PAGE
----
In the January 3, 2019 edition of The Legal Intelligencer, Edward Kang, Managing Member of KHF wrote “Defending Officers and Directors From a Lawsuit by the Company.”
When a corporate director or officer is sued by a third party for alleged misconduct carried out in her capacity as director/officer, the company generally indemnifies the director/officer by defending her against the lawsuit. The company’s duty of indemnification arises from both the law and governing corporate documents (e.g., articles of incorporation, bylaws or employment agreement). While there are limited exceptions to the company’s duty of indemnification—e.g., the director/officer acted in her personal capacity or that she acted in bad faith against the interest of the company—the duty of indemnification is broad. The company must defend the director/officer, at least until the court determines otherwise. What protection does a corporate director/officer have, however, if the person suing her is the company itself?
A company sues its officer or director more frequently than many people think. The company could bring a direct lawsuit against an officer or director for a breach of fiduciary duty (e.g., alleged self-dealing). Sometimes, a shareholder could bring a derivative lawsuit under the company’s name against the officer or director. Continue reading →
In the May 17, 2018 edition of The Legal Intelligencer, Edward Kang, Managing Member of KHF, writes Key Points in Negotiating and Preparing Settlement Agreements and Releases.
With fewer and fewer cases going to trial, lawyers must be competent in settling claims and preparing settlement documents that accurately capture the terms of the settlement. While settlements often bring a sigh of relief from lawyers and their clients, getting from the point of settlement to execution and payment—this article is written from mostly the plaintiff’s perspective—can take months, and sometimes requires court-intervention. This usually happens, as stated in more detail below, when one side wants to renegotiate the material terms of a settlement agreement; and the main reason for seeking to renegotiate is often the other side was not adequately prepared going into and during settlement negotiations. This is particularly true in complicated cases involving multiple parties and claims.
Most litigators, if not all, have negotiated settlements and prepared many settlement documents. And there are many articles written about the “dos and don’ts” of negotiating a settlement or preparing a settlement document. This article focuses on a few additional points for practitioners to consider when negotiating a settlement or preparing a settlement document. Continue reading →
In the November 9, 2017 edition of The Legal Intelligencer, Edward T. Kang, managing member of the firm, writes on limited partnerships and the rights afforded to the limited partners when the general partner deviates from its duty of care.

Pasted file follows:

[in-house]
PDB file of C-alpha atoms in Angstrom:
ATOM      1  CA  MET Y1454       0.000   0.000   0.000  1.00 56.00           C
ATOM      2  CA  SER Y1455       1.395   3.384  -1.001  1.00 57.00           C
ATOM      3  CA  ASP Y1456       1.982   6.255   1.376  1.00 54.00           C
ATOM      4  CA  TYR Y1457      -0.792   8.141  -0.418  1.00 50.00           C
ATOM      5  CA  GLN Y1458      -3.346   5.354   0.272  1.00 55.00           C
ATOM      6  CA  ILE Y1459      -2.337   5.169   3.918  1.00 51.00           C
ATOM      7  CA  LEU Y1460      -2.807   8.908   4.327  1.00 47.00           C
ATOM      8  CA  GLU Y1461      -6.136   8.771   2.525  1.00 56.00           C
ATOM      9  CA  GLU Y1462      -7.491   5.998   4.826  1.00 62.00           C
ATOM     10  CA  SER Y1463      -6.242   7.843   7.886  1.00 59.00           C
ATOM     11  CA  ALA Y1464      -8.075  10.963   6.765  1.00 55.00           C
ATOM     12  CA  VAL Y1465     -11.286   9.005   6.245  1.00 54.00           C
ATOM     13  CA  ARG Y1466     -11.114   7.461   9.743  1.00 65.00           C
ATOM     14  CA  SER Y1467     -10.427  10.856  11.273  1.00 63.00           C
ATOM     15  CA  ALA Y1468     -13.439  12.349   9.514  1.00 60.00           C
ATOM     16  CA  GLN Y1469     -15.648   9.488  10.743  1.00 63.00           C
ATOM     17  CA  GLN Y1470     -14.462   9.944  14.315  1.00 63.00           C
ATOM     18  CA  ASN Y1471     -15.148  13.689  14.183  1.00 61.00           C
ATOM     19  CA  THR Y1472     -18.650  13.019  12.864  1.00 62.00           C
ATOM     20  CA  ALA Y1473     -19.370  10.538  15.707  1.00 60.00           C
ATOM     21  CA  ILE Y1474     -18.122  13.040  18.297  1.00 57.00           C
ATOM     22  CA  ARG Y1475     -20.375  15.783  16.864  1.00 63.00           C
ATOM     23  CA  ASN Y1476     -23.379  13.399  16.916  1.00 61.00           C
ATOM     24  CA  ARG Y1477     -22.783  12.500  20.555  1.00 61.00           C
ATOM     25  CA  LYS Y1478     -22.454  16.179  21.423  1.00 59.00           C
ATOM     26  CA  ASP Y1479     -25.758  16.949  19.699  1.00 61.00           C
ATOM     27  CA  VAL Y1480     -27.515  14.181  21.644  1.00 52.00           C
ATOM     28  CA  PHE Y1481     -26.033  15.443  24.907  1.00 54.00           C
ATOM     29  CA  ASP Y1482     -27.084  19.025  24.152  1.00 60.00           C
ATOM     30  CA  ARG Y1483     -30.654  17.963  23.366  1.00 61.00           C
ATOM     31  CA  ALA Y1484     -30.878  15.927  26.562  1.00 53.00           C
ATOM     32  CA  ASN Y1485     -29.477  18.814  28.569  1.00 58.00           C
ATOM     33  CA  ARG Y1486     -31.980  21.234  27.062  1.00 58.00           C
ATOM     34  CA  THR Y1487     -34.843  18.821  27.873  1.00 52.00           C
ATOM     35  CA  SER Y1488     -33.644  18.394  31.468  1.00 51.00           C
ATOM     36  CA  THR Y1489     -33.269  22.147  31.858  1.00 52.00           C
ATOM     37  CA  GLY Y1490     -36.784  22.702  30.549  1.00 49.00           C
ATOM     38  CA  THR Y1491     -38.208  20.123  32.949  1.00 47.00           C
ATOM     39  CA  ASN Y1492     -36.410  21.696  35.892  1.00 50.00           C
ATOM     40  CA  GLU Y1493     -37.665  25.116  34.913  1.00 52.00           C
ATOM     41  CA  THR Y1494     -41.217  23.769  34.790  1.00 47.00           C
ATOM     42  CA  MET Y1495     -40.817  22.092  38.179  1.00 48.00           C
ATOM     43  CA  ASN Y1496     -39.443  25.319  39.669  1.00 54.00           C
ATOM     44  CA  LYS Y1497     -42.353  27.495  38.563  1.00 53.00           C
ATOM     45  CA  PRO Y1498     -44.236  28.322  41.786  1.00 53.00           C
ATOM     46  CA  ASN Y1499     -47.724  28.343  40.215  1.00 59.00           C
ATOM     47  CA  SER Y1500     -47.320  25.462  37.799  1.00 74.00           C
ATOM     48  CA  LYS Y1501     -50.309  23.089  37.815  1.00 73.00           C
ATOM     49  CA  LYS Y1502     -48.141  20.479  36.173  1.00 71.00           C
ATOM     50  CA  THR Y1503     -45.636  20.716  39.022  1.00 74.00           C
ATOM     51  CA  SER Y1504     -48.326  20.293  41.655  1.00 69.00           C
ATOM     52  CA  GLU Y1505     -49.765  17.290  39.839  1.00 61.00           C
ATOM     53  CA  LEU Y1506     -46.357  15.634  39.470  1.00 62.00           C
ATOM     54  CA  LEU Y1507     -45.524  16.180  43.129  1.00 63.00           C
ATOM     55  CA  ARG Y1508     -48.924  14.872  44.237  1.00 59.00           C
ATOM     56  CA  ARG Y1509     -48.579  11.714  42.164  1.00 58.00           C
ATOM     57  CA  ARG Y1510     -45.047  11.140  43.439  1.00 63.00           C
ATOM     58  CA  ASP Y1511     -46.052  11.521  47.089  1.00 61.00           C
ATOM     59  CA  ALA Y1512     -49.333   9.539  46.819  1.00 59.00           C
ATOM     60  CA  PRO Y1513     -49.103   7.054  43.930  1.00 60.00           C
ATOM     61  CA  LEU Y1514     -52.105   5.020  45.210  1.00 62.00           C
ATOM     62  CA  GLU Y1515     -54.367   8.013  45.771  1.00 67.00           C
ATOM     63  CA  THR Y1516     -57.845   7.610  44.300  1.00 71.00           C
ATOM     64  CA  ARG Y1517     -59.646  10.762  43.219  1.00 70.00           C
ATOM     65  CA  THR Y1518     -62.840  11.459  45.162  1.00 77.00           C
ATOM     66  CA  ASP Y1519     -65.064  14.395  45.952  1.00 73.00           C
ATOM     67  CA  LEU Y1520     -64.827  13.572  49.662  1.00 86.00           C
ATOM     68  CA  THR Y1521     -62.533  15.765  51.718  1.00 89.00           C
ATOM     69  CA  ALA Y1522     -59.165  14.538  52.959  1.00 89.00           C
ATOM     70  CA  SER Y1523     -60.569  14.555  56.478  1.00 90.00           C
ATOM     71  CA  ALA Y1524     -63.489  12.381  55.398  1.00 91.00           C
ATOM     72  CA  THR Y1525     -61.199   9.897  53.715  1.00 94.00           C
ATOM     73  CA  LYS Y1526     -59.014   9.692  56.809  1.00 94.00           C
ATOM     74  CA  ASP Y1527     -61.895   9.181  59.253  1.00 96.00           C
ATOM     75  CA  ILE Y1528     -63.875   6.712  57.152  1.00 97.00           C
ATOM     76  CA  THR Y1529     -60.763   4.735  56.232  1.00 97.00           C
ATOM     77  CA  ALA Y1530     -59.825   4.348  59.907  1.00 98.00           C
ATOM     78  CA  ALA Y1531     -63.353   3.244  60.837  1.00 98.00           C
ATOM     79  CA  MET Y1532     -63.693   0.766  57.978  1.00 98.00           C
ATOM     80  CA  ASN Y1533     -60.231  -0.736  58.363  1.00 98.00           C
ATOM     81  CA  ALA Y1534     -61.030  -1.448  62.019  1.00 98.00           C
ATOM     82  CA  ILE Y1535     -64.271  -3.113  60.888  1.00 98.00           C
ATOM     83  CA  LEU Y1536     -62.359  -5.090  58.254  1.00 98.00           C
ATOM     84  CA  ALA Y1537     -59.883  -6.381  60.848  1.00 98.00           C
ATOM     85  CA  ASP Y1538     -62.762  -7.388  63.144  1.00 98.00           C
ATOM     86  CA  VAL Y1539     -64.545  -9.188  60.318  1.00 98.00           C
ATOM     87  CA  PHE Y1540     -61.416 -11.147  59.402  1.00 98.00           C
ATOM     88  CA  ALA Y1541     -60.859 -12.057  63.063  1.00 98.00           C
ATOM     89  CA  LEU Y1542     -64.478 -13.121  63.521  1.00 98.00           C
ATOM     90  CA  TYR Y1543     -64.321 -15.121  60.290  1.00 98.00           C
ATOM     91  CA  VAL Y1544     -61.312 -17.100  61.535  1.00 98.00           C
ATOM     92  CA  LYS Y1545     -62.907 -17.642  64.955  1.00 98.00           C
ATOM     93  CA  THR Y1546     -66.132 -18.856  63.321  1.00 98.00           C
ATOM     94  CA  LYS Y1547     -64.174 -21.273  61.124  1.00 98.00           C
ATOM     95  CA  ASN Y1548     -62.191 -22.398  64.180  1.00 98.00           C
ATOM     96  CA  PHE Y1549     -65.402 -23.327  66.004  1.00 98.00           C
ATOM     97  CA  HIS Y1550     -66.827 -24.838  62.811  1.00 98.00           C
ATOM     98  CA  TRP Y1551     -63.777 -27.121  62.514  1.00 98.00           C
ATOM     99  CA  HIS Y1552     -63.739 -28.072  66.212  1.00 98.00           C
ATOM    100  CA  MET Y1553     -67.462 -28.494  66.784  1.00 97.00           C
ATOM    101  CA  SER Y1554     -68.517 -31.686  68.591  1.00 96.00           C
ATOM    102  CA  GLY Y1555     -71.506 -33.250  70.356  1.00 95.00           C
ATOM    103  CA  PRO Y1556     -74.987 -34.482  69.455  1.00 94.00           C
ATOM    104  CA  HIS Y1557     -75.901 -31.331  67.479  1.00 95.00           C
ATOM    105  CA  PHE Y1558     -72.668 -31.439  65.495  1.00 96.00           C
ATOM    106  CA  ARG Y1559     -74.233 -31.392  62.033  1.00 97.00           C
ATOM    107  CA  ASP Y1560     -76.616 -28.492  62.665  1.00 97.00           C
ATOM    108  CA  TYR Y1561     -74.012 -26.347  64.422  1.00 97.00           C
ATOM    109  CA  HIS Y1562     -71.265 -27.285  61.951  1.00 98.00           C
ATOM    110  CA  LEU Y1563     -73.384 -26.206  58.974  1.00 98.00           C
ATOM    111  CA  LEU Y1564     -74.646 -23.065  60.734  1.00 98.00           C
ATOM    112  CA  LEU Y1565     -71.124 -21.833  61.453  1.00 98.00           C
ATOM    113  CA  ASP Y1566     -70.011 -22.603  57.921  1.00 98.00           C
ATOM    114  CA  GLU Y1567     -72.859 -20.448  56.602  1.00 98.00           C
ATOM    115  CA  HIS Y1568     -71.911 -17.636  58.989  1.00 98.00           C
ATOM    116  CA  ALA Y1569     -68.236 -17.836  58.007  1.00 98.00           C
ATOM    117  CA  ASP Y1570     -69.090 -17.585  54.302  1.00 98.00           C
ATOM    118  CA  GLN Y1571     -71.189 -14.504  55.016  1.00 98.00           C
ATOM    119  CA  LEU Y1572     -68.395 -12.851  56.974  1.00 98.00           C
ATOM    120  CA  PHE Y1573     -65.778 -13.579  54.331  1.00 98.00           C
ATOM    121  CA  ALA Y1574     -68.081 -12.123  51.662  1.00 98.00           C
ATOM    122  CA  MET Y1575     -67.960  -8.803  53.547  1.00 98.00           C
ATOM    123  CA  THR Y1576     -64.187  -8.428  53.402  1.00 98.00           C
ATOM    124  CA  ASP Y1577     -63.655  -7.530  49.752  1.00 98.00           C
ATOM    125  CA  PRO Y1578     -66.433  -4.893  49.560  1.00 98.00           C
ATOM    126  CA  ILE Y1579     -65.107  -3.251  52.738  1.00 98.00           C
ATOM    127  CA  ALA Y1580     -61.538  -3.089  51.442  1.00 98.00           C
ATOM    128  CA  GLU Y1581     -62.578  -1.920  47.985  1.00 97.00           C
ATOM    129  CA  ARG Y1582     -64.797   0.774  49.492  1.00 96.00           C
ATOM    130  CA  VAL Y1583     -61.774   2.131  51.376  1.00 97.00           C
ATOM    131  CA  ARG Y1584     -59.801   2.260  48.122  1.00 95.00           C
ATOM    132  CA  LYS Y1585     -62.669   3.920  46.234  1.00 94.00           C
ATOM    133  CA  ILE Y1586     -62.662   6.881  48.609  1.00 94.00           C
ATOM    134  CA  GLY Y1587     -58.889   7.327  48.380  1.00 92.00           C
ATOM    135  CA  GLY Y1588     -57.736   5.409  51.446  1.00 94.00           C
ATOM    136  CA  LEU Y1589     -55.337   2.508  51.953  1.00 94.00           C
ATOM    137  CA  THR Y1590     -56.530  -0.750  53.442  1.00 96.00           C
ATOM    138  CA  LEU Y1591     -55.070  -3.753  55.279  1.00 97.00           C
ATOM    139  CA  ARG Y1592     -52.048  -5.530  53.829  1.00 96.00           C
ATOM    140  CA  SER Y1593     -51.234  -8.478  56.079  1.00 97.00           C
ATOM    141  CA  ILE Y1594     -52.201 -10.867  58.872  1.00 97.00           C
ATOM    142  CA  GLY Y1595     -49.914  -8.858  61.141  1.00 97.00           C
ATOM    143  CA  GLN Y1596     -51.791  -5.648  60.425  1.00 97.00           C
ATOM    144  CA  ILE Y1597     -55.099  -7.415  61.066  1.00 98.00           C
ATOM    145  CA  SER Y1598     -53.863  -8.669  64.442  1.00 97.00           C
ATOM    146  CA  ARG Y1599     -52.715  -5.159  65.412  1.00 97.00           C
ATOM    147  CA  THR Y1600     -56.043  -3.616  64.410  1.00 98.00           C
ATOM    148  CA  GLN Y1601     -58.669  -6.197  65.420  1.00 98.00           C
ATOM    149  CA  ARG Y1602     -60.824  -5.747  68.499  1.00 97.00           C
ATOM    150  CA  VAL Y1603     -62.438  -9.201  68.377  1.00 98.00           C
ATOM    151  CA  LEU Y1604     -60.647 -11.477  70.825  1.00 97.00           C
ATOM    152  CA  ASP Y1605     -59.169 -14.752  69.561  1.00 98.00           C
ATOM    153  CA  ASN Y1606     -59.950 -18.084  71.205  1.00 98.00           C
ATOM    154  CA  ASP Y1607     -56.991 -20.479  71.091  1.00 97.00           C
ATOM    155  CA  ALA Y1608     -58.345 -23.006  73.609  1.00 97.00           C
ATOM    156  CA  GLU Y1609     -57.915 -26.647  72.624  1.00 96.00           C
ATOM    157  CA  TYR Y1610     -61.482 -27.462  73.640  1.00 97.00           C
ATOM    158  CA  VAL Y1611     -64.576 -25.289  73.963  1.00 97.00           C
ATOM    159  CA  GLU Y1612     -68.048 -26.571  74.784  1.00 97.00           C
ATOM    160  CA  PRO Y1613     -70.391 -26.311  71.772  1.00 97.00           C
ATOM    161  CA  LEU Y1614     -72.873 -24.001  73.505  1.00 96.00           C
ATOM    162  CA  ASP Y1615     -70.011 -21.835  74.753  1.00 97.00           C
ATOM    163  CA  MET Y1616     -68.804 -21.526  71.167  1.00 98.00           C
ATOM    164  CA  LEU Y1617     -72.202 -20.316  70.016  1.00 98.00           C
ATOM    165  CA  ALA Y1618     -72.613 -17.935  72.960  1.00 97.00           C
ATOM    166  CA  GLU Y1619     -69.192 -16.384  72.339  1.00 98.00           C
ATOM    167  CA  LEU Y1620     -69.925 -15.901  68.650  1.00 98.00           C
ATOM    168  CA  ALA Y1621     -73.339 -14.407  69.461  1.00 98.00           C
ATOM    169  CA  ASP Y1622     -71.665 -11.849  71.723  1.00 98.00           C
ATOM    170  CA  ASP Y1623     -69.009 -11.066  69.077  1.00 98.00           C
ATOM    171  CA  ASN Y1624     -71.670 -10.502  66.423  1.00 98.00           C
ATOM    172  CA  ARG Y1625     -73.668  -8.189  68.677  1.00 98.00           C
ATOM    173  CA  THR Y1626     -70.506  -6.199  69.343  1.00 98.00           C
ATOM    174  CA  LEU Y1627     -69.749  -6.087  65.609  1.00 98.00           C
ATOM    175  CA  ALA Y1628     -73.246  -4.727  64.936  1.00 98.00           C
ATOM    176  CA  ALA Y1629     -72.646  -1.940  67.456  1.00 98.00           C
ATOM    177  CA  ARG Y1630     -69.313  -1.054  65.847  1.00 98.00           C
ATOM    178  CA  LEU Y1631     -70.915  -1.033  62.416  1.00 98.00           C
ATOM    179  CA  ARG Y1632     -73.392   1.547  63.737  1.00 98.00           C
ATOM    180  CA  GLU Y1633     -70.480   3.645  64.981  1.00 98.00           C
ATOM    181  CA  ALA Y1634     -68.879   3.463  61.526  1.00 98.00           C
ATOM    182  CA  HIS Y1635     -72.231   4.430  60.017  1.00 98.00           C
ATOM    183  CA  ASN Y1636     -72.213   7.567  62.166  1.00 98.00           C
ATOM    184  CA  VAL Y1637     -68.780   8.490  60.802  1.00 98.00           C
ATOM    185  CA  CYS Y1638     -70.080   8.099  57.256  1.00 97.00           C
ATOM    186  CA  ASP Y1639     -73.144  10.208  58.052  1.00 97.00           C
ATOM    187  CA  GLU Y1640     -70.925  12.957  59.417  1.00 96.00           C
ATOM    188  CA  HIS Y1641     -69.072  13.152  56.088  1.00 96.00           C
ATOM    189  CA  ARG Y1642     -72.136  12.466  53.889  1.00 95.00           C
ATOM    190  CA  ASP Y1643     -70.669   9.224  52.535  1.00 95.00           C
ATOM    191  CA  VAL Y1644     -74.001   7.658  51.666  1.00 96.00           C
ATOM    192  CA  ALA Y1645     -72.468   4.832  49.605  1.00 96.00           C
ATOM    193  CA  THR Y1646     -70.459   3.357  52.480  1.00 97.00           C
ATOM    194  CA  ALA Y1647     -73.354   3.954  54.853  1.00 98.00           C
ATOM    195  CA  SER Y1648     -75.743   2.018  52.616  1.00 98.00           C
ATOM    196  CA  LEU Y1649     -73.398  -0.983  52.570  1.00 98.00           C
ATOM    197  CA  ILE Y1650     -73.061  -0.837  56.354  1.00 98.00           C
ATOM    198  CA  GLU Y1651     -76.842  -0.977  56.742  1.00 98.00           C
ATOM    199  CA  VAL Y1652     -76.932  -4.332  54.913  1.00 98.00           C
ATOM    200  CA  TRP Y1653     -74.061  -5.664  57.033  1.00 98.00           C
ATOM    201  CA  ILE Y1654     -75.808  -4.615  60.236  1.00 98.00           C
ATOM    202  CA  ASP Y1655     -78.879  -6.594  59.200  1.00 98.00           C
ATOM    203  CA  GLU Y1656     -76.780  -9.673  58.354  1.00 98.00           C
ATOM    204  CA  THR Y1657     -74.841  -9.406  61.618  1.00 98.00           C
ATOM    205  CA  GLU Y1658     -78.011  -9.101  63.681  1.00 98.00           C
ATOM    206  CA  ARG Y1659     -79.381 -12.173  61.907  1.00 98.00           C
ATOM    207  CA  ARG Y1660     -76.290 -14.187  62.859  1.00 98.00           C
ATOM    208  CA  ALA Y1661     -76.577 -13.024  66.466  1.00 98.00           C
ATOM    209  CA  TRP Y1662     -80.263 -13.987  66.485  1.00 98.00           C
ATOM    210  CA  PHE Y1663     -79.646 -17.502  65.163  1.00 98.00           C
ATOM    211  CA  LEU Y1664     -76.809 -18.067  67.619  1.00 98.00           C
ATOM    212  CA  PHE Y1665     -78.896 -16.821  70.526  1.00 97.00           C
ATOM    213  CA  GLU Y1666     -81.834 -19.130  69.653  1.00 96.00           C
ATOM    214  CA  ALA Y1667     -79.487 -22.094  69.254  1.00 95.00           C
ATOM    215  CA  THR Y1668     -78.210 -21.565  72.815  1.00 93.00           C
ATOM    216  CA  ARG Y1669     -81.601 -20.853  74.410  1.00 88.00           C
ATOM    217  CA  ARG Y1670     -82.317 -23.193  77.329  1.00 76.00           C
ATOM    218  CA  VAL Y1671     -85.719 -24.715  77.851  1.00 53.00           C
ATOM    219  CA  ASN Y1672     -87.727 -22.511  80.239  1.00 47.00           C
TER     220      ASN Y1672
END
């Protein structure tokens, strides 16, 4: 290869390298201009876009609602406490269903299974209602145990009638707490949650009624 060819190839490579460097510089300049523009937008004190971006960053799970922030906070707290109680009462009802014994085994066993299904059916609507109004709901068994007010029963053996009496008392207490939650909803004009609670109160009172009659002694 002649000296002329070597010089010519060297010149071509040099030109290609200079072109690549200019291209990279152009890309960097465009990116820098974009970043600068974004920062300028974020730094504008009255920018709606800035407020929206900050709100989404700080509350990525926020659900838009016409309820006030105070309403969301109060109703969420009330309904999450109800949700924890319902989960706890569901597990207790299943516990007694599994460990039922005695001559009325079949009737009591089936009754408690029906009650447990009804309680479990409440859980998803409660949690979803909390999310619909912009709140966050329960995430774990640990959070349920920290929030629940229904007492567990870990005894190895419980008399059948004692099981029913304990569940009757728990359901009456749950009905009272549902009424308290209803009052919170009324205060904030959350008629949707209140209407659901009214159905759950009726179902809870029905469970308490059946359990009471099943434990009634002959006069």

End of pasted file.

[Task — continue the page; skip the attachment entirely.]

Limited partnerships offer an attractive option over the general partnership form–namely, the benefits of a partnership arrangement, but with limited liability like that enjoyed by the owners of a corporation or limited liability company. With that limited liability, however, also comes limited input into the management and operation of the company. The general partner(s) manage the company, while limited partners typically have no right to manage or otherwise direct the affairs of the partnership. That means, absent a specific agreement between the partners and the partnership, a limited partner is treated like a shareholder of a public corporation–that is, a limited partner’s right is limited to voting and distribution and must trust that the general partner will manage and operate the partnership in the best interest of the partnership.
But what rights do limited partners have, especially when the general partner deviates from its duty of care or duty of loyalty owed to the partnership? Does a limited partner have the right to bring a direct action against another partner or the partnership itself? In a corporation setting, typically, a corporate officer/director owes fiduciary duties not to shareholders/owners, but to the entity itself. And if a dispute occurs with officers or directors, a shareholder must usually file a derivative action on behalf of the company to address a breach of fiduciary duty by its officers and directors.
The jury was thoroughly confused when a witness testified through an interpreter that he paid hundreds of thousands of dollars for a ladder in a construction case I tried a few years ago. What reasonable person would pay hundreds of thousands of dollars for a ladder? The “ladder,” however, was really a staircase—a distinction that was obviously important to the case. The delineation between interpreting and translating—in other words, between explaining the meaning and translating words verbatim—is vital when it comes to the use of interpreters during witness examinations.
The American legal system is wrought with a specialized lexicon and complexities that do not exist in the English language. Though an interpreter is not allowed to explain the legal procedure or give advice to a witness, they are your conduit to the witness and the mouthpiece of the witness for the judge or jury. An interpreter has the power, whether consciously or unknowingly, to skew the words of the witness as they choose your words. One question or answer, rephrased improperly, can completely change the outcome of a case.